Just a great picture that deserved to be shared.

Reminds me a bit of walking up to boats anchored on the Yukon River in winter. Not a drop of free-flowing surface water for a hundred miles in any direction; just boats, well-maintained but so oddly far from any shore.

Running Ghost by Caras Ionut: https://goo.gl/YjoDxa___Just a great picture that deserved to be shared.

Reminds me a bit of walking up to boats anchored on the Yukon River in winter. Not a drop of free-flowing surface water for a hundred miles in any direction; just boats, well-maintained but so oddly far from any shore.

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2015-06-23 19:46:32 (12 comments, 36 reshares, 251 +1s)Open 

This region of forest in Basque country has been harvested for charcoal for many years, not by clearcutting, but by systematic pruning. This has caused the trees to grow with very long, spidery branches, even as the forest itself remains intact – and the resulting setting is haunting. Oskar Zapirain's photos are well worth the look.

This region of forest in Basque country has been harvested for charcoal for many years, not by clearcutting, but by systematic pruning. This has caused the trees to grow with very long, spidery branches, even as the forest itself remains intact – and the resulting setting is haunting. Oskar Zapirain's photos are well worth the look.___

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2015-06-22 22:08:49 (129 comments, 16 reshares, 175 +1s)Open 

This is a short article that explains an important point: Putin has made himself so central to the functioning of Russia that it's hard to guess what would happen without him. This is a good strategy if you want to keep yourself in power, and a bad strategy if you care a lot about what happens once you're no longer in power, but good or bad, it's very definitely Putin's strategy. And these photos of him riding horses, wrestling bears, etc., serve a critical role in that.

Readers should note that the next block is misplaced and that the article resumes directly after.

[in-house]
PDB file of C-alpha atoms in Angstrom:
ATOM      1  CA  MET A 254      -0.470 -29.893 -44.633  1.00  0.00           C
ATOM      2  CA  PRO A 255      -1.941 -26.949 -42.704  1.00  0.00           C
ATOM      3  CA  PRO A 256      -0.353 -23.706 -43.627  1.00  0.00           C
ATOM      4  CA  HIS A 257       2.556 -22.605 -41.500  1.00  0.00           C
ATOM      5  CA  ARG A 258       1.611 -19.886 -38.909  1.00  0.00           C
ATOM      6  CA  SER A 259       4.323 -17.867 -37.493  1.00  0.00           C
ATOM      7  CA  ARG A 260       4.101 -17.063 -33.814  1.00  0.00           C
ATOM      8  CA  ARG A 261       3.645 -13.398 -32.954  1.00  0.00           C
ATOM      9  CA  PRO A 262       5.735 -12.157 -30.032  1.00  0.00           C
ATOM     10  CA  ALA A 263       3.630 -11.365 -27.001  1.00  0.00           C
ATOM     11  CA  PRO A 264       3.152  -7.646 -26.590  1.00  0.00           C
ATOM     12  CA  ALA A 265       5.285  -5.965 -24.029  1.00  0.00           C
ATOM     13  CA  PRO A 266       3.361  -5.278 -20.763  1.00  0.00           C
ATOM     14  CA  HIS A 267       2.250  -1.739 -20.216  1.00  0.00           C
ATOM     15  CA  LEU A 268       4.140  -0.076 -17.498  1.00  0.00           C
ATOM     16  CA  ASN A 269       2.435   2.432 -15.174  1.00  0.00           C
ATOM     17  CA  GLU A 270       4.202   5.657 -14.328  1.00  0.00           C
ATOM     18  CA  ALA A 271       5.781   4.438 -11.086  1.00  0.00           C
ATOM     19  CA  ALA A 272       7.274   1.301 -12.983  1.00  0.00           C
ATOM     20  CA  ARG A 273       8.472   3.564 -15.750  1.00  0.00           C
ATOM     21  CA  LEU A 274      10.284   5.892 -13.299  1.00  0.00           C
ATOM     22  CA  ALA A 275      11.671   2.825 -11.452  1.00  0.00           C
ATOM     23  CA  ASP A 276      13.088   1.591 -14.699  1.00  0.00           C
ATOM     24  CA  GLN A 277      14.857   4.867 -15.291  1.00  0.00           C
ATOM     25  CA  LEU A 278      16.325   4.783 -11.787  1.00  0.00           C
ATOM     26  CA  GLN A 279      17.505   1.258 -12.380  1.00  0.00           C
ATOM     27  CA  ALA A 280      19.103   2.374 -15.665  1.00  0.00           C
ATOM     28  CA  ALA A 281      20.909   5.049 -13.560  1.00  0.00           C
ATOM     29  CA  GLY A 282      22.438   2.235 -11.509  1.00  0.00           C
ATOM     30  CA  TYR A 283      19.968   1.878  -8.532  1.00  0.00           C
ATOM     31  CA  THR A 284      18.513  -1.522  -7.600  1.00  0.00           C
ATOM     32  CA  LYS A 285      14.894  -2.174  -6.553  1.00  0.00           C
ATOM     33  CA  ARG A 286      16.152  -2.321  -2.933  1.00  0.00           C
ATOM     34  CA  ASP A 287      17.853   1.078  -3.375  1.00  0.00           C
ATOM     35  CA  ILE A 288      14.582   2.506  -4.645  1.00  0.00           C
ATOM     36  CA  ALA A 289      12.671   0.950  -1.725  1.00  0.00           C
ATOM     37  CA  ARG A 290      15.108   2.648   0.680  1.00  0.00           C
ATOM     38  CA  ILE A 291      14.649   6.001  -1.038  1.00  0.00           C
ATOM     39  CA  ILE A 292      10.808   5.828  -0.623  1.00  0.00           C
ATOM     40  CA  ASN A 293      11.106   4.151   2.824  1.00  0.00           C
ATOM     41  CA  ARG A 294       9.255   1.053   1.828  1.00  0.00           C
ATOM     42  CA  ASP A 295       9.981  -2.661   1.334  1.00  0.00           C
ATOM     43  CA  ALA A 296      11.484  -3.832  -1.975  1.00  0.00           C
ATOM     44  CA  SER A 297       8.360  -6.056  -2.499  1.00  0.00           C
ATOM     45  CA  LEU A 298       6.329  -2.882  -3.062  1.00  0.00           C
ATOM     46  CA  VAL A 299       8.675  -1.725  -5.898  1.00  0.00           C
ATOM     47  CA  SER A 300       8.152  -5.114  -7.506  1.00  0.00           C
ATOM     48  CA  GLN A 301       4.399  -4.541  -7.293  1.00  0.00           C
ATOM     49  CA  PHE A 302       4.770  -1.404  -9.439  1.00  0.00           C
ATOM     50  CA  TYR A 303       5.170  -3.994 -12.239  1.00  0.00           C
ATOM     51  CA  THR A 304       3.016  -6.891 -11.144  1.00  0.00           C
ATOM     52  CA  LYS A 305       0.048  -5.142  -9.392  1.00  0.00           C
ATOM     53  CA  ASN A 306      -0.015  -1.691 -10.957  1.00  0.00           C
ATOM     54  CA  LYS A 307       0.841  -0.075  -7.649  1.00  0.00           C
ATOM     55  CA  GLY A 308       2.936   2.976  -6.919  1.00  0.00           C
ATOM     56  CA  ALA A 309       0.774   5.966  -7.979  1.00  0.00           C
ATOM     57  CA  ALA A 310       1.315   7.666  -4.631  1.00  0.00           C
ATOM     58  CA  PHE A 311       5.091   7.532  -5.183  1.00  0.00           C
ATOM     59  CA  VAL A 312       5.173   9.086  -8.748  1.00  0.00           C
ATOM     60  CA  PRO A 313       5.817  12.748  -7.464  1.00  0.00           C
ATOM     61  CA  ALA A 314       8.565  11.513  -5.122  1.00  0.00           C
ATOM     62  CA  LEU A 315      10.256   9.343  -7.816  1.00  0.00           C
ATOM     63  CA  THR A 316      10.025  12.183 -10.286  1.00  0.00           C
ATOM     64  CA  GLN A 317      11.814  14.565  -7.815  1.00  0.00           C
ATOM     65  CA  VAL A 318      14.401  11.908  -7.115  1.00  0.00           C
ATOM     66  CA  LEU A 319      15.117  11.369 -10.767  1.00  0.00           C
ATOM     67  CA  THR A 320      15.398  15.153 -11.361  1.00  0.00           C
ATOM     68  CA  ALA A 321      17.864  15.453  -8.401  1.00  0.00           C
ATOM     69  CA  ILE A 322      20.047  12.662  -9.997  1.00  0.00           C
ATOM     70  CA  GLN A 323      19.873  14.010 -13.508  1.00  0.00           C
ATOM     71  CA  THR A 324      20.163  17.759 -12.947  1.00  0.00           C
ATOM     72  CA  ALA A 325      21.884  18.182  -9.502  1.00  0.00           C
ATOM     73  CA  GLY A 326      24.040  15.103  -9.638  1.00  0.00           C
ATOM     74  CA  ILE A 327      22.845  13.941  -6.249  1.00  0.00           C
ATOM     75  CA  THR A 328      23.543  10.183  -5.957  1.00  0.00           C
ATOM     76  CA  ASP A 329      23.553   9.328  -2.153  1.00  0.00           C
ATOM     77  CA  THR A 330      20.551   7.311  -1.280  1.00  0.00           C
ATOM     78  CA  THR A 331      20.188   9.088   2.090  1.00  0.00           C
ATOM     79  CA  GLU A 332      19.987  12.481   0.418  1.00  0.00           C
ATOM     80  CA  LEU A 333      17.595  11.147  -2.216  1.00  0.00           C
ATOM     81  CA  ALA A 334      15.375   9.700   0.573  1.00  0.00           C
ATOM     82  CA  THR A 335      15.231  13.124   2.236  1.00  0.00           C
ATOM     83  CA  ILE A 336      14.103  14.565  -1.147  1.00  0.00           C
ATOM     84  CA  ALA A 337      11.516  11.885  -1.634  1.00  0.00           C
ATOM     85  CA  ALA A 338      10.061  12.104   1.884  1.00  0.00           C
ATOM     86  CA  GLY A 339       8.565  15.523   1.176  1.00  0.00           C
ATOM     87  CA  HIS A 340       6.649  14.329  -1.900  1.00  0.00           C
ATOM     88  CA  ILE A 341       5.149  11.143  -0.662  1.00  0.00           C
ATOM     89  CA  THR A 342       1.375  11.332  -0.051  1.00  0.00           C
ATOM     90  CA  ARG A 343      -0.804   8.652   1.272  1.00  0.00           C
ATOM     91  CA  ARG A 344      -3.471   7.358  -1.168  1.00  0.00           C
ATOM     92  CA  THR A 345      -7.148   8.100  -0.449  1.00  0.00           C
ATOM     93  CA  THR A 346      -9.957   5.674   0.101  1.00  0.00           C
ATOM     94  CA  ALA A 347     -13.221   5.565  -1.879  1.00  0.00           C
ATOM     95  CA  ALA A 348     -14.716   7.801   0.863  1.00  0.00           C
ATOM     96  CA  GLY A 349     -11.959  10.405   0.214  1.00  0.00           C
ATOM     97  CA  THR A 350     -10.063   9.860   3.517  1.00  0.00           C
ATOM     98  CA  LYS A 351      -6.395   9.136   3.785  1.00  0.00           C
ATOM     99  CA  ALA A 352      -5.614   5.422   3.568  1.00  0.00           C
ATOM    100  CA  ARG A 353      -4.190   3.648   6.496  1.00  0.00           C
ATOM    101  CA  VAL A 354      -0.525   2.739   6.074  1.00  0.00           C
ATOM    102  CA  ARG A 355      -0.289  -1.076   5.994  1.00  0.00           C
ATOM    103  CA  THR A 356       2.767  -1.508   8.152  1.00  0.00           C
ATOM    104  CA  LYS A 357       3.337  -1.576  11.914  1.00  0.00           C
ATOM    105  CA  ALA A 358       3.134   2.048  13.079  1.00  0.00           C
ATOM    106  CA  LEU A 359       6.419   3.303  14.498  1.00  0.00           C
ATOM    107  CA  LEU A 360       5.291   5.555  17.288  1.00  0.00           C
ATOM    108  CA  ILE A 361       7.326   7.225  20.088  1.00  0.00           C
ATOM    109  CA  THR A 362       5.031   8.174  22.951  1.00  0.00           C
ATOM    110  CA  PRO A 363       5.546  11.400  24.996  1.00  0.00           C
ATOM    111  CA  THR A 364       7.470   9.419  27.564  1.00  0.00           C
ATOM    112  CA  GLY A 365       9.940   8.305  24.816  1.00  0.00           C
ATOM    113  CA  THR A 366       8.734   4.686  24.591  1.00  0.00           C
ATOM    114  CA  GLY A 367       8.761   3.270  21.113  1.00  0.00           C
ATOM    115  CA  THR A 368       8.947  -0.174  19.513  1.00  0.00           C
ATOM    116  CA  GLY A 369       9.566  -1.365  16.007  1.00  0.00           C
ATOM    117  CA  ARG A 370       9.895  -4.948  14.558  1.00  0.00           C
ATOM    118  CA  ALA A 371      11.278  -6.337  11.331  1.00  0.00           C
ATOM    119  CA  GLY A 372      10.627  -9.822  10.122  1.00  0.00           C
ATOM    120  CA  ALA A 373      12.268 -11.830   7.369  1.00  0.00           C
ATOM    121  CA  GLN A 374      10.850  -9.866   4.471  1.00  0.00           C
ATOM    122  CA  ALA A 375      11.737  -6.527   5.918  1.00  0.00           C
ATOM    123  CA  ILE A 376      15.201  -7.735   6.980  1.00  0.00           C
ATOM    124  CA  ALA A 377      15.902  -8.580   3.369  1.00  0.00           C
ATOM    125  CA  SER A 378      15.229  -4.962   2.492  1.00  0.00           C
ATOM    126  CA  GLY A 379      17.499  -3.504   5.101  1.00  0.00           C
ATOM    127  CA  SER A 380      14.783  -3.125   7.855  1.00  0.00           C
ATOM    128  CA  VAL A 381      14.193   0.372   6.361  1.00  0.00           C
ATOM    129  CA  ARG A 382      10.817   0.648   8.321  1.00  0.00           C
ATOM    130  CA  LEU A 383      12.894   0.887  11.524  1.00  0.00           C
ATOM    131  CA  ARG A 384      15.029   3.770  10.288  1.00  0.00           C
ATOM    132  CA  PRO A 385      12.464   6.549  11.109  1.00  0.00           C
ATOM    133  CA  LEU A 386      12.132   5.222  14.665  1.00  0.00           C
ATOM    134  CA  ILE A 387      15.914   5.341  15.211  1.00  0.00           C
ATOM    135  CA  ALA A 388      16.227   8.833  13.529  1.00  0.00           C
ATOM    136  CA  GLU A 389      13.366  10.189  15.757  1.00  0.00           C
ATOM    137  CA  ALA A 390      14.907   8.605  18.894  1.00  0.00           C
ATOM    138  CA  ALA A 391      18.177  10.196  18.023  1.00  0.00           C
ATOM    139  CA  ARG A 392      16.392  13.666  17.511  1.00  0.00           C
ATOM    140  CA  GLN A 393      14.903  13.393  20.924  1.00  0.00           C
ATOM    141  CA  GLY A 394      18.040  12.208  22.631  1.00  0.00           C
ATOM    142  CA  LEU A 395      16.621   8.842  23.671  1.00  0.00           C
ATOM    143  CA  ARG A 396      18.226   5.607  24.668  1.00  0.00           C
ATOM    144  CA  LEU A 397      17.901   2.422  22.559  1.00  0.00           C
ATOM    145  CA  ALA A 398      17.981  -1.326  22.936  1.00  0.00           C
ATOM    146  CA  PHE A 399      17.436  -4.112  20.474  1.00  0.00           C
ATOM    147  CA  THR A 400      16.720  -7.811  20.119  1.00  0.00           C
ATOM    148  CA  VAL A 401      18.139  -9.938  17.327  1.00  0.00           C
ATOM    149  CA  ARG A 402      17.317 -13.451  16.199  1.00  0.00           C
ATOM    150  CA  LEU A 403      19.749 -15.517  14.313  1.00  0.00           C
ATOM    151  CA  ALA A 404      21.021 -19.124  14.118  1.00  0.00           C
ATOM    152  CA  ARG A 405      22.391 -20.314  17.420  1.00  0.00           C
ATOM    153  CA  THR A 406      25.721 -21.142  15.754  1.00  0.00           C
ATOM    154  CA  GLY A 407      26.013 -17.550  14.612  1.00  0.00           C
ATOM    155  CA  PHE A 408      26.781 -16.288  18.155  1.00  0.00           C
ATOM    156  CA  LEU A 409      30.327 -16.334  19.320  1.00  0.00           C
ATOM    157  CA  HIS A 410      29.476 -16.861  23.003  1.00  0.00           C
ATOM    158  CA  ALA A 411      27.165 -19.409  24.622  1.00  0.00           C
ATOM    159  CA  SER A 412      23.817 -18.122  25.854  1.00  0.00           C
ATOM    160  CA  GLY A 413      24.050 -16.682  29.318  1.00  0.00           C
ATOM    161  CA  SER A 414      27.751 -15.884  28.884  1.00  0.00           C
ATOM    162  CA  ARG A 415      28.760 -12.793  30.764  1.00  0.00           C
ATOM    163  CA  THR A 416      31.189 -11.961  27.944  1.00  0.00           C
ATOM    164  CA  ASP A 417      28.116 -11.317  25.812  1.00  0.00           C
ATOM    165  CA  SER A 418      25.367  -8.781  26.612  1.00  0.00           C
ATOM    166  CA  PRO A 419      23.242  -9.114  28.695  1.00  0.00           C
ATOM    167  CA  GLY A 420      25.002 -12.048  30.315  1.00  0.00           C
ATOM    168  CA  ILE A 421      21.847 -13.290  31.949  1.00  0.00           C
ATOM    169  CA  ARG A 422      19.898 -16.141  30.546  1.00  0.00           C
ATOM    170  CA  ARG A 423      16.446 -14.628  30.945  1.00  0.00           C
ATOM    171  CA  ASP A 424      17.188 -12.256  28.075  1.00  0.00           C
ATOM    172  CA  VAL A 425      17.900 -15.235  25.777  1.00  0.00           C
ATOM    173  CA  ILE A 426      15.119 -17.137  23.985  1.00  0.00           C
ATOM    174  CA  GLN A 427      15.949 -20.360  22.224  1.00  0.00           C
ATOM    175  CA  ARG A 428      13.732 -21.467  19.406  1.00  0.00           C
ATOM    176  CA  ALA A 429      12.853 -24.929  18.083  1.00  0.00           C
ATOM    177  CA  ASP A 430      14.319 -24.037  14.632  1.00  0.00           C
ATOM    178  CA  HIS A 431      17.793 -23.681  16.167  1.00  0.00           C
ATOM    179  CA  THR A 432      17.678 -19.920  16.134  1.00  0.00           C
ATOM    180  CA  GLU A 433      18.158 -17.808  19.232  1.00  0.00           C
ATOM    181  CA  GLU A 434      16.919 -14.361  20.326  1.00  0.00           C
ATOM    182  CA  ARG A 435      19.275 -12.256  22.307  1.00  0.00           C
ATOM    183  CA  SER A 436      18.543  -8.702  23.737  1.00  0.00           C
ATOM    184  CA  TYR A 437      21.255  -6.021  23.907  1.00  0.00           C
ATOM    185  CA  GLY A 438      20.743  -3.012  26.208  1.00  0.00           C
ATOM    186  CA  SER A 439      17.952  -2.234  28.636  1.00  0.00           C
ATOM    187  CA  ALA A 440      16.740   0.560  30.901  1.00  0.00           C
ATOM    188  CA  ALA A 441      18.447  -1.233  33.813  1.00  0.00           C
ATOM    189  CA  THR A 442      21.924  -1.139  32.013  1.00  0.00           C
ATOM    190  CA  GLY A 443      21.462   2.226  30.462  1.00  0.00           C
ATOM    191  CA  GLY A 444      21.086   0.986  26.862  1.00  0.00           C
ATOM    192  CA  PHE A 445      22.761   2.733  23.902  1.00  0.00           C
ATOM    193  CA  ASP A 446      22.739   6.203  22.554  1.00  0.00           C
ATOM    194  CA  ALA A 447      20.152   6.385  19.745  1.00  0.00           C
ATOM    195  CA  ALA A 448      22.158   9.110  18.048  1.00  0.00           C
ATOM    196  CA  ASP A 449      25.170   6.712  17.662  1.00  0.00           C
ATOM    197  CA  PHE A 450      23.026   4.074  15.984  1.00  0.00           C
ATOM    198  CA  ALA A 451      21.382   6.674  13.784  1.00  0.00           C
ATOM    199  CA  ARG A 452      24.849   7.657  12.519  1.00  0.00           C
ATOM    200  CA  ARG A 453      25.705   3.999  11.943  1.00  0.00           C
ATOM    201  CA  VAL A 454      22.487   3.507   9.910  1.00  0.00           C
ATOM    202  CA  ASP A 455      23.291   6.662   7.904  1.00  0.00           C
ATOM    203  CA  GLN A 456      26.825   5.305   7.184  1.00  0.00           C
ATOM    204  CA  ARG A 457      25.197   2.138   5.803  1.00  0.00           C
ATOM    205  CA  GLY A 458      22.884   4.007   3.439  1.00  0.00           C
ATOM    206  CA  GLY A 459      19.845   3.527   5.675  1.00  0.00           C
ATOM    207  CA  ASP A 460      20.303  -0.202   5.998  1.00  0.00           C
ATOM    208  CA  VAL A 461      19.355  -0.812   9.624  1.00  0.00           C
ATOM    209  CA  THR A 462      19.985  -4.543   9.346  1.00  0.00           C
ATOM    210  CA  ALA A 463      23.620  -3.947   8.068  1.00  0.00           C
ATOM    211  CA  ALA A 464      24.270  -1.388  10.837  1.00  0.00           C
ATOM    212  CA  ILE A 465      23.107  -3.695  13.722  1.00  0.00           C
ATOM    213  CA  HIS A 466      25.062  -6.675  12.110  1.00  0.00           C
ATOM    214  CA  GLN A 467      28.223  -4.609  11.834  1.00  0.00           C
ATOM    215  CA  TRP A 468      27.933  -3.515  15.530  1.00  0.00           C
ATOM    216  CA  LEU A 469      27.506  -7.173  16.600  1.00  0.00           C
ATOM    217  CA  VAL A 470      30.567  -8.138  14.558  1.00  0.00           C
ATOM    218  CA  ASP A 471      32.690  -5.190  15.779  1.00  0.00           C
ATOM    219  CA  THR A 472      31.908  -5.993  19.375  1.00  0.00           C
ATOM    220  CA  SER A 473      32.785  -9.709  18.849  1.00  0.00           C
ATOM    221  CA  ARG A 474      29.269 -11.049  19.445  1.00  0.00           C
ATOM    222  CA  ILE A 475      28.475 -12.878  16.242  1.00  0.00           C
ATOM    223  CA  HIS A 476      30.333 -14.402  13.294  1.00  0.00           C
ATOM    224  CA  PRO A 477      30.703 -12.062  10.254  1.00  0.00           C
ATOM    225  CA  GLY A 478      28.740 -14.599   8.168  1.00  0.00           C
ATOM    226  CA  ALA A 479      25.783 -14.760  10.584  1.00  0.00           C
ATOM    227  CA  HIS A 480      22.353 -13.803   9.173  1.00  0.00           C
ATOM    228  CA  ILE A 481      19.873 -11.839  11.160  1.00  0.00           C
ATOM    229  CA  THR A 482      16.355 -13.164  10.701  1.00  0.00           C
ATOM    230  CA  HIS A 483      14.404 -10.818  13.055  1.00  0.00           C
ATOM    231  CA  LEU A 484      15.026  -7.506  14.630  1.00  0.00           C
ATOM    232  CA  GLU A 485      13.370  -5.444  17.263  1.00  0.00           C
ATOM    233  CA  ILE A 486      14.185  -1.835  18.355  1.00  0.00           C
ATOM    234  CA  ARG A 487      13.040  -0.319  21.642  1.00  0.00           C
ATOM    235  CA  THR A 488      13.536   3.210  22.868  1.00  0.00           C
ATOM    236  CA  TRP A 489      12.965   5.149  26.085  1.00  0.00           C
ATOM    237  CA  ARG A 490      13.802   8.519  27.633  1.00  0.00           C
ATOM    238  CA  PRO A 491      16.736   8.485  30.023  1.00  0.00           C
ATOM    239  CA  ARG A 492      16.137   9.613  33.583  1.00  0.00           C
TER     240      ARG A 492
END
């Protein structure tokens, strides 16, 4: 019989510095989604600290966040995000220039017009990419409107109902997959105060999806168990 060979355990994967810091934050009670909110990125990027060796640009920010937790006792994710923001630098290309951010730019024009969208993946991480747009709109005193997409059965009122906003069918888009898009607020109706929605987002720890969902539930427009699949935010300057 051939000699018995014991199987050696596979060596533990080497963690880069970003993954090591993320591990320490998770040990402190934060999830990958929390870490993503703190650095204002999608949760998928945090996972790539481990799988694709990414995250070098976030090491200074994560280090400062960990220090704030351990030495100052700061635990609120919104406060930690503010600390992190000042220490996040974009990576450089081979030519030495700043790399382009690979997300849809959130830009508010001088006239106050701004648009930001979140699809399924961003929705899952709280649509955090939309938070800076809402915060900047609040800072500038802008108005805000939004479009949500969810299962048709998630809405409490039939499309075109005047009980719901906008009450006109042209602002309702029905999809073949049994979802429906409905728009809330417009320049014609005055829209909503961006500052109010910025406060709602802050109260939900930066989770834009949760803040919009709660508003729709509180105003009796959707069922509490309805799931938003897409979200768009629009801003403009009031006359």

Of course, they do more than that. One important idea in Russian politics (something I learned from Mark Steinberg's excellent lecture series) is the two ideals of the Czar: the "grozny" (terrifying) Czar, strong and powerful, and the "tishayshi" (meek) Czar, gentle and loving. These two archetypes are powerfully rooted in Russian society, and different czars have balanced them in different... more »

This is a short article that explains an important point: Putin has made himself so central to the functioning of Russia that it's hard to guess what would happen without him. This is a good strategy if you want to keep yourself in power, and a bad strategy if you care a lot about what happens once you're no longer in power, but good or bad, it's very definitely Putin's strategy. And these photos of him riding horses, wrestling bears, etc., serve a critical role in that.